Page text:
Last updated: July 21, 2016
Today was a field trip day where my supervisor Krystina Isaac took me and another volunteer named Jon Hayden to multiple sites around the Flagstaff area. Our first stop was near Wupatki National Monument. We took the Lomaki trail, which is very secluded;we only saw two people! The trail is beautiful and winds through some extremely unique landscape. There are ruins everywhere you look! All of the ruins are on cliffs to avoid flooding; farm fields would have been in the flat areas of land below. The ground is covered with cinder from the Sunset Crater volcano eruption, which happened around 1064 when people would have been living there. Although the eruption must have been terrifying to the Sinagua people, the cinder made the soil better for farming. Along the trail we saw multiple exotic looking lizards with extraordinarily bright colors of teal, yellow, and green.
After the Lomaki trail we moved onto the Wupatki National Monument. The Wupatki Monument visitor center has a great museum and friendly staff. I was shocked when I saw the main dwelling of Wupatki as it is enormous! There is also a large Kiva circle where people would have gathered and even a ball court! Another fun part of the monument is the blowhole near the ball court. Today it was sucking air in but Krystina said that sometimes it will be pushing air up so hard that you can throw your hat at it and your hat will go flying! The stones of the Wupatki Dwelling are a wonderful red color. The monument is marked with numbers and each visitor is given a booklet to read at each number on the trail, which is a great way for people to gain knowledge about the ruin. There were Park Service employees and Arizona Conservation Corps workers restoring part of the monument when we were there.
The next stop was Sunset Crater, which I had heard about from being a student at NAU but I'd never actually visited. A storm was rolling in just as we arrived, which was exciting;the air became much cooler and the breeze kicked in. Sunset Crater houses a unique landscape full of lava rocks. It honestly looks like a different planet with the only reminder that you're in Flagstaff being the pine trees. There are enormous hills full of cinder and lava rock around the area. Along the trail there are round formations of lava rock that were created from huge lava bubbles! On our way out we got to see the entrance to a lava tube that goes deep underground;it was once open to the public but not anymore, unfortunately. It started raining just as we were leaving the area, perfect timing!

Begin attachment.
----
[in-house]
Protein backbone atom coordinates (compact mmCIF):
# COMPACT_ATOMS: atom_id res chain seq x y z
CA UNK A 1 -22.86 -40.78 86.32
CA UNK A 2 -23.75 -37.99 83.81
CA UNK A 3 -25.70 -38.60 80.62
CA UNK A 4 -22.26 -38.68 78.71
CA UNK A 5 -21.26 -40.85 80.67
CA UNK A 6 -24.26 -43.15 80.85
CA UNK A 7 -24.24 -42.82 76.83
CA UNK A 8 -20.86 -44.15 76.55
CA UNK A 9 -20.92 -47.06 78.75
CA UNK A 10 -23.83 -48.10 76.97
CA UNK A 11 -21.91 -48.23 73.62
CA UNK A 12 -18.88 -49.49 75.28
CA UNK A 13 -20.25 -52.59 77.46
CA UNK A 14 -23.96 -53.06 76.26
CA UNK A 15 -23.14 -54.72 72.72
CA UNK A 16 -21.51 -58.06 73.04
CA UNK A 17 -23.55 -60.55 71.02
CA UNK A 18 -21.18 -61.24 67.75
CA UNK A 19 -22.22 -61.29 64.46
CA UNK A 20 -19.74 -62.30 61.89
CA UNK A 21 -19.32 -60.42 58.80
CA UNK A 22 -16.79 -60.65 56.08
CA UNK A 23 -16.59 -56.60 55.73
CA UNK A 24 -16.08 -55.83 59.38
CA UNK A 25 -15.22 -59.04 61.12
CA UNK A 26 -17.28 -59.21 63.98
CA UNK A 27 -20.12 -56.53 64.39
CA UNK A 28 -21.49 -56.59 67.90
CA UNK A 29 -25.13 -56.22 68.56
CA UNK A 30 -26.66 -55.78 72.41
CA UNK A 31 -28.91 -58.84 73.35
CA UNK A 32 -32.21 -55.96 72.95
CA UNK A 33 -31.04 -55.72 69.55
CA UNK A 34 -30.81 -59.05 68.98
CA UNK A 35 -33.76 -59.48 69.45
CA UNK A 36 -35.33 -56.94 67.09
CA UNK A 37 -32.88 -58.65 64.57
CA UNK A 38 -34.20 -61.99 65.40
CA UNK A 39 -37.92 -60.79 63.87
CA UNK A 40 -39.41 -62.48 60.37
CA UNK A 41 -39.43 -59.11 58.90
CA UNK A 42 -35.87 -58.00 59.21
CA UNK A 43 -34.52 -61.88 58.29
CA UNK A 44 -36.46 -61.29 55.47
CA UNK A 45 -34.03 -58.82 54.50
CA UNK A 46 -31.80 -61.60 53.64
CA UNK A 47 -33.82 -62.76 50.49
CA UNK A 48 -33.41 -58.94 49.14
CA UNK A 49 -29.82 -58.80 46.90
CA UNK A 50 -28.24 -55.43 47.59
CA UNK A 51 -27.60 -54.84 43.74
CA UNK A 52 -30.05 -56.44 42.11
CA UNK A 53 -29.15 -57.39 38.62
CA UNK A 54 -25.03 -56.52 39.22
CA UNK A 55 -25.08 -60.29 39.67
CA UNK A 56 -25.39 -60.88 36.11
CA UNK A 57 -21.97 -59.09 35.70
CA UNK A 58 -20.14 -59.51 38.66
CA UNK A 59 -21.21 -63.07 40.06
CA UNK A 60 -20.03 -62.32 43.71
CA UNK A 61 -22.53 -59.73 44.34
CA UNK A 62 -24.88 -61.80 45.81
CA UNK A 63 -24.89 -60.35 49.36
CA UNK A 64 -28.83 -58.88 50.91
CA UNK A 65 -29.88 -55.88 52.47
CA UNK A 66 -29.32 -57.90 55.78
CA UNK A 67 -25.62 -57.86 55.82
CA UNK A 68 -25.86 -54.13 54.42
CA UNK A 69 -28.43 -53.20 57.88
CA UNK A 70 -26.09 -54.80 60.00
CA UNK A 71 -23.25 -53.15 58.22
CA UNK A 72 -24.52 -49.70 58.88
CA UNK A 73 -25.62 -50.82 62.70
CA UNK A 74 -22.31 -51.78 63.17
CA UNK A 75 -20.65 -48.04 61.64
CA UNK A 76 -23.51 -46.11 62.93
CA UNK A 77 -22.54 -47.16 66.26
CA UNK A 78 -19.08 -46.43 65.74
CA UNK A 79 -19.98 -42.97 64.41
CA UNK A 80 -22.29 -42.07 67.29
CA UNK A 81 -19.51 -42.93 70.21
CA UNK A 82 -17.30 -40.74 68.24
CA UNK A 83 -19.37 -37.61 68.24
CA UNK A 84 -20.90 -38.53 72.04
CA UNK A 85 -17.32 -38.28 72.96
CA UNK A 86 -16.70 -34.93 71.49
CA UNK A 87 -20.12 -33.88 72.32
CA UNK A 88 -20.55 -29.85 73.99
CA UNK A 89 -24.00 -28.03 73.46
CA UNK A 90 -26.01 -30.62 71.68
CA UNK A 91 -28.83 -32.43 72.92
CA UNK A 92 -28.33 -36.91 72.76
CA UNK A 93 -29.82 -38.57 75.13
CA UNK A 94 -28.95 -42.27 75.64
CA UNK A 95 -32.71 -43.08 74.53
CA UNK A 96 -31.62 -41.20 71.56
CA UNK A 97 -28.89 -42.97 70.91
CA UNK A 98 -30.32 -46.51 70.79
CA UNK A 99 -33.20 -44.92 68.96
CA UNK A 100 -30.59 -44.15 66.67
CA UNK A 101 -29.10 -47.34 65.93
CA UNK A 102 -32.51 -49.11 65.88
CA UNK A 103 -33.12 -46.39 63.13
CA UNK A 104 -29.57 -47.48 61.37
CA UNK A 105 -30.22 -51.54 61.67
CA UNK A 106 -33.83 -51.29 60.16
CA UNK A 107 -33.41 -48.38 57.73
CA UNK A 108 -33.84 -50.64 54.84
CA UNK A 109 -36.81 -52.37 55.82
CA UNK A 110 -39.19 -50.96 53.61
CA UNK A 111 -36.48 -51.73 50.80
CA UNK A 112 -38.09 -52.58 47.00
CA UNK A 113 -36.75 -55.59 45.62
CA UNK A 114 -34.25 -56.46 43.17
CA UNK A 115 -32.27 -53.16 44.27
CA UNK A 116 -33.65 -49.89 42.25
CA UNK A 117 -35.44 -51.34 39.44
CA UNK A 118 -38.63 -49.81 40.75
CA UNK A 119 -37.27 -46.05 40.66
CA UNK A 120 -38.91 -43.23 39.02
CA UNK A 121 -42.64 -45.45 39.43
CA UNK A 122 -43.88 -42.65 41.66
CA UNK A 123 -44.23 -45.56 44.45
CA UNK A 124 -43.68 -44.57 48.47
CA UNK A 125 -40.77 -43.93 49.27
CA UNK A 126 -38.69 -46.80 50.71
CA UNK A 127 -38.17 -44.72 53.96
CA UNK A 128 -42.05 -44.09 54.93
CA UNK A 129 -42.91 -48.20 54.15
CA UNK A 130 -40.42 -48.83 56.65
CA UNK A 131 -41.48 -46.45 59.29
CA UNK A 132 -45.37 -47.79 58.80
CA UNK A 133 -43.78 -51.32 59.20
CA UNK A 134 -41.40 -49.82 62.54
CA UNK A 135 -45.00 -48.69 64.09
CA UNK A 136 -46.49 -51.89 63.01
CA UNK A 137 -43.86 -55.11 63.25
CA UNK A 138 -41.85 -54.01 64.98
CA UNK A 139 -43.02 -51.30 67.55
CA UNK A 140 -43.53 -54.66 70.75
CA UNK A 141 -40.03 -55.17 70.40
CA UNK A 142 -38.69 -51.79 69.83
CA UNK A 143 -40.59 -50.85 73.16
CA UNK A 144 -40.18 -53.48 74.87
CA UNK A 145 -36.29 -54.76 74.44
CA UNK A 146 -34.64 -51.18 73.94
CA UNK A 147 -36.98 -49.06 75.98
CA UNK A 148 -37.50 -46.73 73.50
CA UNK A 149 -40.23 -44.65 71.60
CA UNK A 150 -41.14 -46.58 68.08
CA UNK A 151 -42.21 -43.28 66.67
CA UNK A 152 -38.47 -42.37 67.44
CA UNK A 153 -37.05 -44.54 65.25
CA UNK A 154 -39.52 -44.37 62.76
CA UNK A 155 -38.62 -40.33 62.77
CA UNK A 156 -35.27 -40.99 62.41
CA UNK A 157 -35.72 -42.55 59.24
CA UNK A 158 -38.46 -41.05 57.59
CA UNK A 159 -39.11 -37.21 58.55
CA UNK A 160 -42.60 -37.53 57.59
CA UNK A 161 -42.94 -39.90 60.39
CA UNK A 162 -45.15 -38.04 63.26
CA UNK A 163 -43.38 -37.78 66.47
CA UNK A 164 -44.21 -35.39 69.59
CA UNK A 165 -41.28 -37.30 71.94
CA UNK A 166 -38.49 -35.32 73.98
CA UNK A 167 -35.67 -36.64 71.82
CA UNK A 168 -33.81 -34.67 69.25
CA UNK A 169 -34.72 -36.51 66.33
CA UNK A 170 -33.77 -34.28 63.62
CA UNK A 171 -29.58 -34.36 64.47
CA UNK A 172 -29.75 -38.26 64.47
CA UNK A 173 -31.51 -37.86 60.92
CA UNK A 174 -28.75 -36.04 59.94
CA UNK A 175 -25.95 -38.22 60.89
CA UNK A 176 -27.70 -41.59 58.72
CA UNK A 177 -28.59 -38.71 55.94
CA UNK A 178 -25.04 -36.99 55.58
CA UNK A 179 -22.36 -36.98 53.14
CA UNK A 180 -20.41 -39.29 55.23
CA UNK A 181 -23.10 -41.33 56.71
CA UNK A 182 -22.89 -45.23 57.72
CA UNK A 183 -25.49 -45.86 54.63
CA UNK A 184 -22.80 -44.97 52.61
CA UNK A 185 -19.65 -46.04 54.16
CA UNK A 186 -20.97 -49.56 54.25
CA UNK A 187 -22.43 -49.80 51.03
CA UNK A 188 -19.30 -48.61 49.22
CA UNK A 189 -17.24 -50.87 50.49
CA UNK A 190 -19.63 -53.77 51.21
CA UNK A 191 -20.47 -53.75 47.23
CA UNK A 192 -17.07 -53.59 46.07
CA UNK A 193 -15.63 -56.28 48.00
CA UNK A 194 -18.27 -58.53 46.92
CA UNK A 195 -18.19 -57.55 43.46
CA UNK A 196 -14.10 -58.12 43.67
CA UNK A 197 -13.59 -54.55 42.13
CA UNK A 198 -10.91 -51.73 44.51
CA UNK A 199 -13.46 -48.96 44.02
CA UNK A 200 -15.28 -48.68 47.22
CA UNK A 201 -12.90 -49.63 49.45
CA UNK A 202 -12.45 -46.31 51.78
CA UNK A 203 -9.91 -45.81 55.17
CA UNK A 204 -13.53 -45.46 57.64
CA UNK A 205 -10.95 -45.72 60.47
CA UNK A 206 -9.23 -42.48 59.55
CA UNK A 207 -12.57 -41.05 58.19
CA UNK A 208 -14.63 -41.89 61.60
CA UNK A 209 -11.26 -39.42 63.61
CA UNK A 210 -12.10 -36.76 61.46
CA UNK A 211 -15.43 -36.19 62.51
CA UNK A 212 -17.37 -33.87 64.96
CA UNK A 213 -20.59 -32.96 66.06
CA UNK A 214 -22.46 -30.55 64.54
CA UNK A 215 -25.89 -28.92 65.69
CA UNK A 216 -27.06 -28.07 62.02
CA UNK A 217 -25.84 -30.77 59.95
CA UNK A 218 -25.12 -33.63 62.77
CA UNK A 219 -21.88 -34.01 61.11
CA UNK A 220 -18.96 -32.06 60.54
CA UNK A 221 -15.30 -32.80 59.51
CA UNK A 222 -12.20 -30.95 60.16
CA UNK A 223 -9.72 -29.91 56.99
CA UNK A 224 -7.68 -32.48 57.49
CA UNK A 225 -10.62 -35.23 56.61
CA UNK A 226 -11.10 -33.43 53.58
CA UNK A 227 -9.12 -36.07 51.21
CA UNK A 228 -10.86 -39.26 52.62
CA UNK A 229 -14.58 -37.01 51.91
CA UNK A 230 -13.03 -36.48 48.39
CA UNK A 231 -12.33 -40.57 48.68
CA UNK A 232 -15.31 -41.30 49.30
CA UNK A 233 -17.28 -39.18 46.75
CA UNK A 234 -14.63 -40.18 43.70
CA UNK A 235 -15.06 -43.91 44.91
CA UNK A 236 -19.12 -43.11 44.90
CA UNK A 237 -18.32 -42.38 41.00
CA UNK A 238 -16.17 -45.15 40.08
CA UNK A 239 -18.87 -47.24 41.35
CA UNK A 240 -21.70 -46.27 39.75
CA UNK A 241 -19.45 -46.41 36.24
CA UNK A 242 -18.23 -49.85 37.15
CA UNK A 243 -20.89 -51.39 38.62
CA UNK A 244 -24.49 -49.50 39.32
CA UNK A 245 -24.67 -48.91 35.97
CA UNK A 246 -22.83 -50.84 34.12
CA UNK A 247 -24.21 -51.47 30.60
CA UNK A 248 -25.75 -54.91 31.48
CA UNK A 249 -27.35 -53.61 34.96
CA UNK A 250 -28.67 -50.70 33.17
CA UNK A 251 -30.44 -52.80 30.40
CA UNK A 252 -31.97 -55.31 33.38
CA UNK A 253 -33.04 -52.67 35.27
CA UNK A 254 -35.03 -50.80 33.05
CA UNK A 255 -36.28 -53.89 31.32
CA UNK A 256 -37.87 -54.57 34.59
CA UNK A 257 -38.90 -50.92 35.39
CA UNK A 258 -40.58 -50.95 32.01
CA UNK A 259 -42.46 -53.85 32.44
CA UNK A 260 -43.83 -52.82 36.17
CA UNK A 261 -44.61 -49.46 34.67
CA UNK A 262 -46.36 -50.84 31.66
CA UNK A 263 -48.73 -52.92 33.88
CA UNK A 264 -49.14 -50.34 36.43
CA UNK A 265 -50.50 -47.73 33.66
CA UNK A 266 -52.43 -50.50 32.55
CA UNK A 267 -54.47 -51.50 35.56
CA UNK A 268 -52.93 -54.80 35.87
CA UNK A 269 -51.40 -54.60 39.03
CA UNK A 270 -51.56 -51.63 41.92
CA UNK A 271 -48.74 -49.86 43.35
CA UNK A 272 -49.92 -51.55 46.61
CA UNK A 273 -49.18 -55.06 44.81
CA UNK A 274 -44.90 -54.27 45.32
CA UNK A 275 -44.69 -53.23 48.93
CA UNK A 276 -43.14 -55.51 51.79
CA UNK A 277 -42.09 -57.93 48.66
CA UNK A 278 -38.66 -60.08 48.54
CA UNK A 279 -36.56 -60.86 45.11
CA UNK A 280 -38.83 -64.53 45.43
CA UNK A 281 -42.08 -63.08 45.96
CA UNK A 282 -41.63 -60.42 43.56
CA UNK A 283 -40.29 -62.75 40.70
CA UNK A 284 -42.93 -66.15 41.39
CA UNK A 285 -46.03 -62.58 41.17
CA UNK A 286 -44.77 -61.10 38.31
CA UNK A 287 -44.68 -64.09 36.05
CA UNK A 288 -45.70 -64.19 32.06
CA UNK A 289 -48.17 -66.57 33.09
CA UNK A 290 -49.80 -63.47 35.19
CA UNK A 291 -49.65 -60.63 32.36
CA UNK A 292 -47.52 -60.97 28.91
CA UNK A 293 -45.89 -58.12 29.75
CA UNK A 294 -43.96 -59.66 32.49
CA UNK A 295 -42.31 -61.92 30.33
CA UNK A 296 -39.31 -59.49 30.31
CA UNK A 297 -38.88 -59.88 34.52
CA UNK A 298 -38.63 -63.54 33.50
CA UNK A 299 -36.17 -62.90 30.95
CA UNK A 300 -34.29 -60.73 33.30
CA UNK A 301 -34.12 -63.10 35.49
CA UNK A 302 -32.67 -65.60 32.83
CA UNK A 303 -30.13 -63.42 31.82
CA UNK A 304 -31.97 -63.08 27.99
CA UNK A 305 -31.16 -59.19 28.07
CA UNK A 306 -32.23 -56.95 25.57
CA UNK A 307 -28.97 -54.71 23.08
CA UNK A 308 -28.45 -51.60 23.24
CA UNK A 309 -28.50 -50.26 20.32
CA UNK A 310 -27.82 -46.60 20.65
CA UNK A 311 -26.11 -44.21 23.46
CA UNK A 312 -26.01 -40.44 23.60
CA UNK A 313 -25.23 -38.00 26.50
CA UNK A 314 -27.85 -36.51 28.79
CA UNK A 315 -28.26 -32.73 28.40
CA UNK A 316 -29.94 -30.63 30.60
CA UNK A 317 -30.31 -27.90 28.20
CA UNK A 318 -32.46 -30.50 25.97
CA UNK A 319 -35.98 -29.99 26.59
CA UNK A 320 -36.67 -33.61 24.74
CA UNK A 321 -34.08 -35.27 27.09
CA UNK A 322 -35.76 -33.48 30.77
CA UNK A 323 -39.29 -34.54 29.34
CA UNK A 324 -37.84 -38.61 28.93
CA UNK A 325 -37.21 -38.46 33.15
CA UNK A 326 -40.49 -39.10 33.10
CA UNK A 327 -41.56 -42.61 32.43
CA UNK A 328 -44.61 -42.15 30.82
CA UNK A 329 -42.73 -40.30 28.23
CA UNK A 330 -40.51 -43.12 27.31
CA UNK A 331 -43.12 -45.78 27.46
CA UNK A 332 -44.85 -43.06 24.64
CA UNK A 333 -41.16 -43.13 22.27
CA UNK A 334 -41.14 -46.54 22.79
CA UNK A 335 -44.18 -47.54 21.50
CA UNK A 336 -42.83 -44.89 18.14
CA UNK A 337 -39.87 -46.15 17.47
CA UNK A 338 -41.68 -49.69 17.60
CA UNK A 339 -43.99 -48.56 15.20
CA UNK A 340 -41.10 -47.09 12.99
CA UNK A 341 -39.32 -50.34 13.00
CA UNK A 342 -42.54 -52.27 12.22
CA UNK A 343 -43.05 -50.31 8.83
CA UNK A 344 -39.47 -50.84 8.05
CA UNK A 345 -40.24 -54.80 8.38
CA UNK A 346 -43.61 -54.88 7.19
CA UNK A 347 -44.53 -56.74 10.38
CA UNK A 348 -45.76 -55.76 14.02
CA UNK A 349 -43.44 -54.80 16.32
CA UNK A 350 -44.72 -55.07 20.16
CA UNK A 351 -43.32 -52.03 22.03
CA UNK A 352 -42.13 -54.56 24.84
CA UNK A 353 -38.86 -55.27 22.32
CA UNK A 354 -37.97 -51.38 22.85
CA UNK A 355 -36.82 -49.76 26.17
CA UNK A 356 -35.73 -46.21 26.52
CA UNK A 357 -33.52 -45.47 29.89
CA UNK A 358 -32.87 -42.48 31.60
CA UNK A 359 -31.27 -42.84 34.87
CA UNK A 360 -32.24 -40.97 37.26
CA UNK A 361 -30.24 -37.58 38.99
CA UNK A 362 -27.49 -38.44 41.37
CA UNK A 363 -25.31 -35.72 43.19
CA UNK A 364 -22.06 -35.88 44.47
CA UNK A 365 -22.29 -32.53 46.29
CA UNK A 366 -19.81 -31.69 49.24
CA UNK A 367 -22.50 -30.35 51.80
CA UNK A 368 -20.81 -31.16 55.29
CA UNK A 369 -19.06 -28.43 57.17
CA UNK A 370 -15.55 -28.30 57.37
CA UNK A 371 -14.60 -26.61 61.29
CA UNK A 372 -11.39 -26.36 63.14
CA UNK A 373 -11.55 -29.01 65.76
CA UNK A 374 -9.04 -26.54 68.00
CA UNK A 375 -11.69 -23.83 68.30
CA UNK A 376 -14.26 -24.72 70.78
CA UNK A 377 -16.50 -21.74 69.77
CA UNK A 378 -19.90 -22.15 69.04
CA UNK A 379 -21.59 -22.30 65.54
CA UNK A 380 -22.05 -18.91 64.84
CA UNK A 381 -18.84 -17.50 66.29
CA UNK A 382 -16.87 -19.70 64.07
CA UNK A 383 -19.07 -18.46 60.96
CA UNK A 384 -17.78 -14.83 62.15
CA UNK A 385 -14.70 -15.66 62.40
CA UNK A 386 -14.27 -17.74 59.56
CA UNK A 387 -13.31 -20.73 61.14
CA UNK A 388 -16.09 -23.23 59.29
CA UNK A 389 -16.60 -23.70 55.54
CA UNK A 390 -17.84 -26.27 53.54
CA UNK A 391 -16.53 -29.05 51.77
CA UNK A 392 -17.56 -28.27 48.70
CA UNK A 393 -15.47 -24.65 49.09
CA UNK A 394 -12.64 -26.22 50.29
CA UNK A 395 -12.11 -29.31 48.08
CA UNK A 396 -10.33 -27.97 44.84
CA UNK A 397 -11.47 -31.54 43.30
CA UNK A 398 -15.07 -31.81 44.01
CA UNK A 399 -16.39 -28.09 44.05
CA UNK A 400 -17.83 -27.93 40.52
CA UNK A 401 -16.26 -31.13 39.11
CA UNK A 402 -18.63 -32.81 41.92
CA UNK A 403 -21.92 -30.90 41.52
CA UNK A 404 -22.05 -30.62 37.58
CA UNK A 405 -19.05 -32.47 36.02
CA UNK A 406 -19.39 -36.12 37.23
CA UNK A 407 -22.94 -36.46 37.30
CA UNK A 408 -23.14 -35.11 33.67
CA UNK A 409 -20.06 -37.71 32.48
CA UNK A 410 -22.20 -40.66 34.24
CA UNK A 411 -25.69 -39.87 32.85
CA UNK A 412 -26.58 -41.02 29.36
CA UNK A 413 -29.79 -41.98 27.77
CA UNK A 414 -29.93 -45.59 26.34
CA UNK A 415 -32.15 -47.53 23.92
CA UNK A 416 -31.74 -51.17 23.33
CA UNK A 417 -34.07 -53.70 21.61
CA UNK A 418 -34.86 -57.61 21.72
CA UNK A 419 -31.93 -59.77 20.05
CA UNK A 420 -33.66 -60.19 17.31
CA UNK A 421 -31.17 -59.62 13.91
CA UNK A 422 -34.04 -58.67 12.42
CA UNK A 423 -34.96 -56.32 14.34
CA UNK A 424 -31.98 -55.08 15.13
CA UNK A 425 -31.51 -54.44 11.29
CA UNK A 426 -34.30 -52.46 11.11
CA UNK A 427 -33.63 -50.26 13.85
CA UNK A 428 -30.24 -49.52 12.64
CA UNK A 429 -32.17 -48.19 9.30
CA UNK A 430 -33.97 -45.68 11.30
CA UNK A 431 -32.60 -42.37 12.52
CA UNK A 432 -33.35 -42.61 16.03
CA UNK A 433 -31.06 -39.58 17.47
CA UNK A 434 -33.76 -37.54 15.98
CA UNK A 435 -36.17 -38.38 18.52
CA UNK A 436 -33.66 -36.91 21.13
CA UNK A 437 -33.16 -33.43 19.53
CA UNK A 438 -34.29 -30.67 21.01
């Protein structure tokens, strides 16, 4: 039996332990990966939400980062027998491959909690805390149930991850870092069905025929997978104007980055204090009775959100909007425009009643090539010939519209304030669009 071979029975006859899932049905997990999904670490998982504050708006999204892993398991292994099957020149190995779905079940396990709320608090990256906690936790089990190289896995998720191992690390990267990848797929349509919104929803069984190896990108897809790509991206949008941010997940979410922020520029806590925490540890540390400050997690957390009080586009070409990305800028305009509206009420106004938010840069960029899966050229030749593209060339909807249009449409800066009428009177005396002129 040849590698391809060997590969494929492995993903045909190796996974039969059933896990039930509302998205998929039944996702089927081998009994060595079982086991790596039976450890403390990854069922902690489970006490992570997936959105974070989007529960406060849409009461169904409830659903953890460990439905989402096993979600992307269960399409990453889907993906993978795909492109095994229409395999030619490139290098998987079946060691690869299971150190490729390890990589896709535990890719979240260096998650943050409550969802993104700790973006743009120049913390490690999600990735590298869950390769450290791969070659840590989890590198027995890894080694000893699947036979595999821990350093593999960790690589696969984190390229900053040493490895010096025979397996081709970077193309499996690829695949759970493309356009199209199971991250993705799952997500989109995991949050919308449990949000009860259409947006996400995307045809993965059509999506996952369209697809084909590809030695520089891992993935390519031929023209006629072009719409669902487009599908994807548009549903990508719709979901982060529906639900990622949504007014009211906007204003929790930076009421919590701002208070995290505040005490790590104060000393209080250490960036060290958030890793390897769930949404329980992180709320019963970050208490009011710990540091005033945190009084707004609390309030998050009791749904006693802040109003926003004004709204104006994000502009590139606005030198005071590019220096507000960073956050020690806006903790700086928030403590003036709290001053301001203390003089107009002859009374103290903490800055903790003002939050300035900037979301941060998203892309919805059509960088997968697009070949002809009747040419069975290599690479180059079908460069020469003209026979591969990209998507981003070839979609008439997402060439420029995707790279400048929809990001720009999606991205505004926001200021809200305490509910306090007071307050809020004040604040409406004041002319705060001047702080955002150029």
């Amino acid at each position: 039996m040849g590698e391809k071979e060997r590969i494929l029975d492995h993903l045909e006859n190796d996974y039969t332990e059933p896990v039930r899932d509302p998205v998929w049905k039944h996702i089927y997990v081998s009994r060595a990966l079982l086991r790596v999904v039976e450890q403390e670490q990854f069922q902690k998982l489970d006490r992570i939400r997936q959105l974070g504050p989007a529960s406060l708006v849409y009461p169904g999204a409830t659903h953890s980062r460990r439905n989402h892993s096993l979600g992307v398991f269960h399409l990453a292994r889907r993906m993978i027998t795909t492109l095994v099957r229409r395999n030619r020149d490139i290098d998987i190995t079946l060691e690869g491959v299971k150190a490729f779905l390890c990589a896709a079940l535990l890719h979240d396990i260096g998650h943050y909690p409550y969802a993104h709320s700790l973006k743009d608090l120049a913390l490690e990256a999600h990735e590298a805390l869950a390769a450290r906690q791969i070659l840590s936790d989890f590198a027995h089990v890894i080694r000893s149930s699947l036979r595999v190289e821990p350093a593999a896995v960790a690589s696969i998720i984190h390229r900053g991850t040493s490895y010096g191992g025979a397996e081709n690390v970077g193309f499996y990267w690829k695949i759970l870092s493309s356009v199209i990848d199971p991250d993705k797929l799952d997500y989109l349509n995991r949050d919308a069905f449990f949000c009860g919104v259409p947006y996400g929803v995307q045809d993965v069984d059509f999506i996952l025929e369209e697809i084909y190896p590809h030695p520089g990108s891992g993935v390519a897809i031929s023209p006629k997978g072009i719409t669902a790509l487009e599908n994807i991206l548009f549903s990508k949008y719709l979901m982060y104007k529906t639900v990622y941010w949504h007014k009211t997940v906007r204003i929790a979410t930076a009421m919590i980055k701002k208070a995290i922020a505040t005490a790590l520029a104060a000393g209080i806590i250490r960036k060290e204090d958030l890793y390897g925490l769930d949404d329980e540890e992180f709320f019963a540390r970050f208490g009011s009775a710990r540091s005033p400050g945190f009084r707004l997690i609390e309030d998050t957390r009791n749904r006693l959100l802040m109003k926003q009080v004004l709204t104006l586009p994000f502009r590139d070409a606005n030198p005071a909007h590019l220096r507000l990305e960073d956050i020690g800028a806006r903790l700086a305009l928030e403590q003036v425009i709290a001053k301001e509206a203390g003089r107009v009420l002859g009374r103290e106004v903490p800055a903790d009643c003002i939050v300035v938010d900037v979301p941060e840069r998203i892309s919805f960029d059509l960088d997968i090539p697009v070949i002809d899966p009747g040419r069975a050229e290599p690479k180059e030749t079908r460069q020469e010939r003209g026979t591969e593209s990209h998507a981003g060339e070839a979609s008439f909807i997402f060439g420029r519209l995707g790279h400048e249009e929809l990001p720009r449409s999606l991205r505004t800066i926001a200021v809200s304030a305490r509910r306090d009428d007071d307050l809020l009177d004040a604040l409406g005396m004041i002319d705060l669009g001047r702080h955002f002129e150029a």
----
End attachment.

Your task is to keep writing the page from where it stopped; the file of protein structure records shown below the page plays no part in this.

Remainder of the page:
We then went to the Sunset Crater visitor center to look at their museum, which was unfortunately under construction but we still got to meet some friendly park staff! On our way to the next monument Krystina took us to a spot just off of a busy road that contained huge ruins! It is called the Elden Pueblo. I was intrigued by the fact that there are large ruins on the side of the road that most people who drive by don't even know about. It then became clear to me just how extensive the Sinagua culture really was.
Our final stop was Walnut Canyon, which has extraordinary views! The visitor center is quite large and houses many artifacts and even has a room to watch a video on the area, which we did. There is a large glass room that allows you to get a great view of the canyon without having to take the hike down. I was really surprised to see ruins in the middle of the cliff face and my first question was "how did they get there?" to which Jon replied "ladders." It must have been a very difficult place to live. Jon and I did a hike around an area called the island, which is the place in the canyon with the most dwellings. As we hiked down I noticed the increase in diversity of vegetation and wildlife. The main path around the island is unlike anything I've ever experienced;I had the deep, lush canyon to my right and ruins on my left. You are actually able to walk inside some of the ruins, which have rooms that are much bigger than any Puebloan ruins I've seen before. The cliff provides a back wall and a roof, which would have made building a bit easier. Overall, I had an amazing day. I witnessed so many wonderful parts of Northern Arizona and now have a much better picture of the Sinagua culture. I had no idea there were so many unique landscapes and ruins in such a small area. A big thanks to Jon and Krystina!